In the aftermath of the polls, four independent MPs, three opposition MDP MPs, and three Jumhooree Party MPs signed for the PPM, sealing a 43-seat simple majority for the ruling party.
The parliamentary majority subsequently allowed the government to fast-track its flagship special economic zone (SEZ) legislation – the cornerstone of President Yameen’s economic policy – in the face of vehement protests from opposition MPs.
The MDP contended that that the law would pave the way for money laundering and other criminal enterprises, undermine local councils, and authorise the president to “openly sell off the country” without parliamentary oversight.
Former President Mohamed Nasheed dubbed the legislation the ‘Artur Brothers bill’, referring to an infamous pair of Armenians linked with money laundering and drug trafficking who made headlines last year after they were photographed with cabinet ministers.
The government, however, maintained that SEZs with relaxed regulations and tax concessions were necessary to attract foreign investors.
President Yameen declared in April that the SEZ bill would become “a landmark law” that would strengthen the country’s foreign investment regime.
Attracting foreign investment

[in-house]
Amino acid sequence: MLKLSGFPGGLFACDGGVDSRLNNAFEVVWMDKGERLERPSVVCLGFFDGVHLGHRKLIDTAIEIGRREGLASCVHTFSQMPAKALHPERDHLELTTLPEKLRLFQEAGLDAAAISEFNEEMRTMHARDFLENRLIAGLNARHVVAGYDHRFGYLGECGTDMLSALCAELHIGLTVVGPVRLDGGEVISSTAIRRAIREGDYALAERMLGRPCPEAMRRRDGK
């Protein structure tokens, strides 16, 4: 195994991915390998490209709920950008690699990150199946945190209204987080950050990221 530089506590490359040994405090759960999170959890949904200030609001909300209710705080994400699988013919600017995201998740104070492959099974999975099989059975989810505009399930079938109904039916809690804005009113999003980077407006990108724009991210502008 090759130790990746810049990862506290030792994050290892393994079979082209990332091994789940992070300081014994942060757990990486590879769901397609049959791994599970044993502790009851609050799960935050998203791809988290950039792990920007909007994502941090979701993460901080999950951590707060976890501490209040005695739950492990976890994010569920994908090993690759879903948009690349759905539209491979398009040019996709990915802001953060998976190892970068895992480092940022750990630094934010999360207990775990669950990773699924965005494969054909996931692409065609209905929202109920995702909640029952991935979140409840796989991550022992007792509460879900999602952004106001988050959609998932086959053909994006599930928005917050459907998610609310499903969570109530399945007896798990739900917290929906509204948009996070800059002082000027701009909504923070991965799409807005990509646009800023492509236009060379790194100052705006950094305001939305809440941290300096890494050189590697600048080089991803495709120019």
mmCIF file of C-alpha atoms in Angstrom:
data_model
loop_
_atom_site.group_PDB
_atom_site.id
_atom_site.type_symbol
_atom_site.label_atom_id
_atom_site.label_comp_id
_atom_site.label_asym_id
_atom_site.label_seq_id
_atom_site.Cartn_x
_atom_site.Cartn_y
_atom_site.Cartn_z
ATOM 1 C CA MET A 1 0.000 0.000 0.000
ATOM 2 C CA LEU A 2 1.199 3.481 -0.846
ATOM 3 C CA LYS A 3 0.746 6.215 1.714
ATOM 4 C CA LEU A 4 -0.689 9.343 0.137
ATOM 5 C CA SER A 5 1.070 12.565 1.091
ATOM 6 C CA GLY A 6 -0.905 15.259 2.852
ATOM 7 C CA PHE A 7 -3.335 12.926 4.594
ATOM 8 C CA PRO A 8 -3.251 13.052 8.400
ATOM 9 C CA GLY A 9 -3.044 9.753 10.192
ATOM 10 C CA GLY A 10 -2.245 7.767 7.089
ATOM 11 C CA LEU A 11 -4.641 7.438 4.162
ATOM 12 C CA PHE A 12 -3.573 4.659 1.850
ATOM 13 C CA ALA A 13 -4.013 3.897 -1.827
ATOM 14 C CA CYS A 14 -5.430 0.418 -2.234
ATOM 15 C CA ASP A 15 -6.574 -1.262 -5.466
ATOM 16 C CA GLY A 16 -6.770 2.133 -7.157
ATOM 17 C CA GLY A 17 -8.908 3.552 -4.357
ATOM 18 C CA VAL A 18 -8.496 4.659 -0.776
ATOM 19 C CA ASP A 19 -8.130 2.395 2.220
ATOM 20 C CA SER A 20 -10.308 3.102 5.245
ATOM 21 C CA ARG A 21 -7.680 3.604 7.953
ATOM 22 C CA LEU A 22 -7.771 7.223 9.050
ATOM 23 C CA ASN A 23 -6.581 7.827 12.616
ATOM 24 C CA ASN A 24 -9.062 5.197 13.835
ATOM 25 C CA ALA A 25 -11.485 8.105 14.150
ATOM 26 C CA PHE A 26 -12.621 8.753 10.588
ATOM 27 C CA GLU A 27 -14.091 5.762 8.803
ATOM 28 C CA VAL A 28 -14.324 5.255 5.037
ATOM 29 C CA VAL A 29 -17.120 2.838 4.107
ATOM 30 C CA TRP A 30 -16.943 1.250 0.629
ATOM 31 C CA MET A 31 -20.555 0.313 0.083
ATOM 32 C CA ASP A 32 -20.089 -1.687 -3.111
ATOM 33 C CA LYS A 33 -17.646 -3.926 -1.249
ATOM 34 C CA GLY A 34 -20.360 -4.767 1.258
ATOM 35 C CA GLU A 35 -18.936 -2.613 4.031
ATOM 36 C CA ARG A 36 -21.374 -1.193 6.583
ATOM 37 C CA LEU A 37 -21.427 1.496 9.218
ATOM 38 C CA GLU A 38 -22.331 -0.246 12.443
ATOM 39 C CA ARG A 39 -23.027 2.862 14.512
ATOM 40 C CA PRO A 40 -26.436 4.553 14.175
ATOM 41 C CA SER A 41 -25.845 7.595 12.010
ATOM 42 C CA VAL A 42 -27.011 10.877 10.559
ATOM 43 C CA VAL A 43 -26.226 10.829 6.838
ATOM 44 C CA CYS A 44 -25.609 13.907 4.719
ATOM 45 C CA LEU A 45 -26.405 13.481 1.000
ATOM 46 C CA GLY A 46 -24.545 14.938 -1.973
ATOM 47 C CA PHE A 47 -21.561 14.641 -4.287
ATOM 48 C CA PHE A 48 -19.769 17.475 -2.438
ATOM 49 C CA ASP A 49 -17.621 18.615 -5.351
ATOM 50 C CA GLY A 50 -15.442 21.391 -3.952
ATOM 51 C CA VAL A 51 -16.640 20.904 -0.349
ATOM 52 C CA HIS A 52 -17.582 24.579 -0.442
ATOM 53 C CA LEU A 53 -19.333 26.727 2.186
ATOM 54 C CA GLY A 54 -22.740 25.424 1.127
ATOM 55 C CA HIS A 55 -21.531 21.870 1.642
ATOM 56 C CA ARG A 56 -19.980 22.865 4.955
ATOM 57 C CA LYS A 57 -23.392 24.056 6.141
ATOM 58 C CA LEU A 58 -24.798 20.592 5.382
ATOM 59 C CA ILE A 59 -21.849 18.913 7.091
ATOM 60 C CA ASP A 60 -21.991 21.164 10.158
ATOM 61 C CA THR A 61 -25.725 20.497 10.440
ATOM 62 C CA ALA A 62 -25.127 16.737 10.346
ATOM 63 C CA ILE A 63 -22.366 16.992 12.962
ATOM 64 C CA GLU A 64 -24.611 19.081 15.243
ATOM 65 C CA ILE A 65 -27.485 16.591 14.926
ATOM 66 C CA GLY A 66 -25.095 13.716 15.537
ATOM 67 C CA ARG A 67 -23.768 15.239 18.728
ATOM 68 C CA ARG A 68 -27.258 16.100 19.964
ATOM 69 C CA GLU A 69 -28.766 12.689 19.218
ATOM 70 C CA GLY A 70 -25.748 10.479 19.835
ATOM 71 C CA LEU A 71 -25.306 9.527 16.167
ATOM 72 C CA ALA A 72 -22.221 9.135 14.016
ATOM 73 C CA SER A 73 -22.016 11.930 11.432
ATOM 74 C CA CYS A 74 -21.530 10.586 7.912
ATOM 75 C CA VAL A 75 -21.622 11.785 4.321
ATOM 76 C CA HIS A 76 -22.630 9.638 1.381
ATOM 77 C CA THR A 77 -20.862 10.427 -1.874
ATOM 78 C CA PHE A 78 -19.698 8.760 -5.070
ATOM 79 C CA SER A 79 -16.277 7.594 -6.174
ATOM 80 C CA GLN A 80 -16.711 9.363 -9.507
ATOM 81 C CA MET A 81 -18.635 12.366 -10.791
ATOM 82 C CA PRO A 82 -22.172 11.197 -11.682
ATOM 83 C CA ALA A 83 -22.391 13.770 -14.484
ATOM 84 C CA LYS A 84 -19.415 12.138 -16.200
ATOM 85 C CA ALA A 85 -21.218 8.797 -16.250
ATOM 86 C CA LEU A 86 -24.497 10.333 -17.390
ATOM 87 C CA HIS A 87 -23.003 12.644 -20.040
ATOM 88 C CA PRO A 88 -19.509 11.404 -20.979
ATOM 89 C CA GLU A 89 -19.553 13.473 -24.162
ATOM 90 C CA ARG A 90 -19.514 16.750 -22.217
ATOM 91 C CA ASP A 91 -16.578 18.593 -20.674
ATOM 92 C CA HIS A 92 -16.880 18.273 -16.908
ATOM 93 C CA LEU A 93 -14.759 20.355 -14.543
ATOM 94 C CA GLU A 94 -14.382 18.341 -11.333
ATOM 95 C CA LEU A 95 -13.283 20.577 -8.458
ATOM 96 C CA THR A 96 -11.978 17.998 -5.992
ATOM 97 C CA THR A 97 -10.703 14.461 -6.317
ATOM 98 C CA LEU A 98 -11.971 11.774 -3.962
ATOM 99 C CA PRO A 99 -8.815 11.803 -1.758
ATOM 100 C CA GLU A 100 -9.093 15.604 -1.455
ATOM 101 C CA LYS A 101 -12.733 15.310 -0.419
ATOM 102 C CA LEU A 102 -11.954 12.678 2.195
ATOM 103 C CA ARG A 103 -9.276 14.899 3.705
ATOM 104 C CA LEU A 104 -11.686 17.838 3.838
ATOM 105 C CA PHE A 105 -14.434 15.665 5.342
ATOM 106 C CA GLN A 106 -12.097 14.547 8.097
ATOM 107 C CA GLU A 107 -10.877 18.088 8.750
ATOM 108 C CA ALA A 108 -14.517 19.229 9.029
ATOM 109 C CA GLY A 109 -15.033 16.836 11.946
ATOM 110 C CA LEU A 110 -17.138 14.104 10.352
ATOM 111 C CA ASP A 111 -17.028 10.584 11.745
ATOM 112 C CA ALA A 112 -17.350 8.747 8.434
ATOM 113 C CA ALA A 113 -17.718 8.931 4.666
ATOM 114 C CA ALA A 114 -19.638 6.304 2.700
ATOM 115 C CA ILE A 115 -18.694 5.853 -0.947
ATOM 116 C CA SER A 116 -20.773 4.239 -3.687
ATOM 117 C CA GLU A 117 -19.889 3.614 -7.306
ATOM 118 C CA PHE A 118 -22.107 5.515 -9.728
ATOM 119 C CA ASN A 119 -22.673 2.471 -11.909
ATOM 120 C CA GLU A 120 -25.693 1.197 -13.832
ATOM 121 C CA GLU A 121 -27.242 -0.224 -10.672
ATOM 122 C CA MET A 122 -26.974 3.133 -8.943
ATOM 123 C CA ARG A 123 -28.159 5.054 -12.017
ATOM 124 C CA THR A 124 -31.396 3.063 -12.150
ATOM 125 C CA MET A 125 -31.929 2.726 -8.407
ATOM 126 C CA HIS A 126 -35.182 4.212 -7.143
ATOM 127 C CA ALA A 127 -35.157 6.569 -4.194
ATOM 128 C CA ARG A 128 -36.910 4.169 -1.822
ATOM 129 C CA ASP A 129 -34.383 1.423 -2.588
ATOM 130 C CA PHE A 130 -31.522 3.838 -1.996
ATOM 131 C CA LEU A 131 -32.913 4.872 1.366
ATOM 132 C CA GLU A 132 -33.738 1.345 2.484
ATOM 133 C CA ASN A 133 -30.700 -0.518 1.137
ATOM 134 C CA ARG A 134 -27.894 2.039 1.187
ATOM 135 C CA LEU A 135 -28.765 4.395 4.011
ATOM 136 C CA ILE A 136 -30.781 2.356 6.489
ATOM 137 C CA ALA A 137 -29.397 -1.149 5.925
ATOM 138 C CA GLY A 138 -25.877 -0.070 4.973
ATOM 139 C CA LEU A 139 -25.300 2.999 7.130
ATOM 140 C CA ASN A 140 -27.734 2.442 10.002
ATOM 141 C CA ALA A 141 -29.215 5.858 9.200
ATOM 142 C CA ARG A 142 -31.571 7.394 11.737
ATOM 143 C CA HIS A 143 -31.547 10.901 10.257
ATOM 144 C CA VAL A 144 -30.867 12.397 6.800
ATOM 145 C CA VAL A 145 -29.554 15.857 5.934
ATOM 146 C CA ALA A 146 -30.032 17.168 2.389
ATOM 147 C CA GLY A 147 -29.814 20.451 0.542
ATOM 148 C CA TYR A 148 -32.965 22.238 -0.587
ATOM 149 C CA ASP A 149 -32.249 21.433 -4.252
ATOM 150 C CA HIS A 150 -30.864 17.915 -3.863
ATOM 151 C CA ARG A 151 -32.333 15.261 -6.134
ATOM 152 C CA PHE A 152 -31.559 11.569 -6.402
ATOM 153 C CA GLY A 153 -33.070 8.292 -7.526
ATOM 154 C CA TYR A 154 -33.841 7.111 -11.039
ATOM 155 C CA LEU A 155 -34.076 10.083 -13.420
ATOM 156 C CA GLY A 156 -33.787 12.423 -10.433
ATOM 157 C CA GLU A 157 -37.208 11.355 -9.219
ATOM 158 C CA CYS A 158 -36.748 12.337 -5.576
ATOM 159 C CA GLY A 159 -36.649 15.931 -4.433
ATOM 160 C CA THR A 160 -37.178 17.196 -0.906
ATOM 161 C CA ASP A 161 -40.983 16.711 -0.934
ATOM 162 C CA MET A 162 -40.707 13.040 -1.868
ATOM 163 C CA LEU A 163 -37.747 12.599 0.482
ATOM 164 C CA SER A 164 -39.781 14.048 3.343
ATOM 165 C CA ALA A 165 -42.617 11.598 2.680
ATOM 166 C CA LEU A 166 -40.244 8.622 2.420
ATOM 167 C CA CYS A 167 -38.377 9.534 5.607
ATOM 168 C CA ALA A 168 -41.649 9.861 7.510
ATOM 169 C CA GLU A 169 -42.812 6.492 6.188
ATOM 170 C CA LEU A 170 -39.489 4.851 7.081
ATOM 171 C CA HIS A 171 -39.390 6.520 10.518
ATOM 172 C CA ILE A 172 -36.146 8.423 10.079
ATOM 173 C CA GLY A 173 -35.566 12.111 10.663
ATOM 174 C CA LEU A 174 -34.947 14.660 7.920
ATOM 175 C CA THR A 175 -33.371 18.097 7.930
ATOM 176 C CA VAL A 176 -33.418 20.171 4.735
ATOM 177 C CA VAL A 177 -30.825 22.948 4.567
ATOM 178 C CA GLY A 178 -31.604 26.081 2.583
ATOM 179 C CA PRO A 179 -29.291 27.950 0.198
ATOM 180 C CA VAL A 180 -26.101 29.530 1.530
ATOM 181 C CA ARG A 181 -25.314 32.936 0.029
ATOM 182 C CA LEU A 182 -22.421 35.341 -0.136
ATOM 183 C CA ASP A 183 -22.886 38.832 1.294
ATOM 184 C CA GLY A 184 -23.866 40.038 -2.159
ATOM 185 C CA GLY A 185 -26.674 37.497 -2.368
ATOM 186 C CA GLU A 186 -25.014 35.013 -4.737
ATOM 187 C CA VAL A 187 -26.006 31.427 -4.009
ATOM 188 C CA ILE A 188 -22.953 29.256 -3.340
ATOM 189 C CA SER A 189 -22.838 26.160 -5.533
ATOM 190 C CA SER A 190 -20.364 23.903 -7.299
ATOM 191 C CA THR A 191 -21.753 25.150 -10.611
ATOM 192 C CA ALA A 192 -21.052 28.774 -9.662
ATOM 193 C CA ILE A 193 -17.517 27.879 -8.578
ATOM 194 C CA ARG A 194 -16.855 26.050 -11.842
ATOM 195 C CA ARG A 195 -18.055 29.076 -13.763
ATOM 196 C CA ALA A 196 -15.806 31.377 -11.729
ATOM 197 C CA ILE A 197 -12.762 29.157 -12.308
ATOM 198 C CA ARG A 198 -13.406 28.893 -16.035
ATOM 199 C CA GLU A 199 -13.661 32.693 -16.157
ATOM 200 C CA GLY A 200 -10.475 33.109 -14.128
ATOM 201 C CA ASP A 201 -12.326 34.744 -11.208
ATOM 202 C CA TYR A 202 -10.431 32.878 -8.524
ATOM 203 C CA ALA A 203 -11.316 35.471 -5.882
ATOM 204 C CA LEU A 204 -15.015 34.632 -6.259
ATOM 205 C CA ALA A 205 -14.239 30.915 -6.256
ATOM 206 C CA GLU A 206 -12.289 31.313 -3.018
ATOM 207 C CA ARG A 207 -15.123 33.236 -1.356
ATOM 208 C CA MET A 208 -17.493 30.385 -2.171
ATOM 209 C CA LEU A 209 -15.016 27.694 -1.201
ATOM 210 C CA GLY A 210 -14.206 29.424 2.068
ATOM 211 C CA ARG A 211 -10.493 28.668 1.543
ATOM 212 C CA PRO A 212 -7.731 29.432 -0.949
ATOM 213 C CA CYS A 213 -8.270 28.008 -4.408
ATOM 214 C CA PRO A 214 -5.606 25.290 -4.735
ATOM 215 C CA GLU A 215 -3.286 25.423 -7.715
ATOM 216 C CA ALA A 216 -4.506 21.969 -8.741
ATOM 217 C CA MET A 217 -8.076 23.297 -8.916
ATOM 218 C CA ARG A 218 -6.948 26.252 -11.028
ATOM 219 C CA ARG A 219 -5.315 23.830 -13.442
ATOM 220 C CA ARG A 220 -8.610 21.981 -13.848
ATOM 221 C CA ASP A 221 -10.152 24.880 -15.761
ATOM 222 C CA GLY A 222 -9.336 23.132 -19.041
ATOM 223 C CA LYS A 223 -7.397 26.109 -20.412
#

Hailing the passage of the bill in August, President Yameen said his administration has “created the legal environment required to attract major investments.”
At an investor forum held in Singapore in April – where the government sought investors for five ‘mega projects’ – Yameen committed to “exploring openings for increasing foreign investment flows to non-traditional sectors to lift Maldives beyond the image of a picturesque postcard.”
The mega projects include iHavan or ‘Ihavandhippolhu Integrated Development Project,’ – which envisions a transhipment port to capitalise on trade and commercial opportunities in the South Indian Ocean – a ‘youth city’ in Hulhumalé, the expansion of the Ibrahim Nasir International Airport (INIA), relocation and expansion of the central port to Thilafushi, and exploration for oil and gas.
Tourism Minister Ahmed Adeeb – also chairman of the SEZ investment board, who was implicated in a US$6 million dollar corruption scandal last month – has suggested that even if one project such as iHavan “takes off” with US$1.3 billion worth of investment, the economy would be “transformed.”
President Yameen recently announced that further land reclamation the second phase of the Hulhumalé development project would begin before the end of November.
During last week’s anniversary celebrations, Dr Shainee noted that 19 foreign investors have registered in the country, with a commitment of investing over US$600 million, although no further details were revealed.
While the government appears to be counting on large investments from China – with President Yameen recently slamming “western colonialists” – the fate of foreign investments made during former President Mohamed Nasheed’s tenure is likely to make potential investors wary.
More worringly, a Singapore arbitration tribunal in June found the government of Maldives and state-owned Maldives Airports Company Pvt Ltd (MACL) “jointly and severally liable in damages”to GMR for the termination of a “valid and binding” concession agreement.
The Indian infrastructure giant is currently claiming US$803 million in damages for the abrupt and wrongful termination of the airport development contract.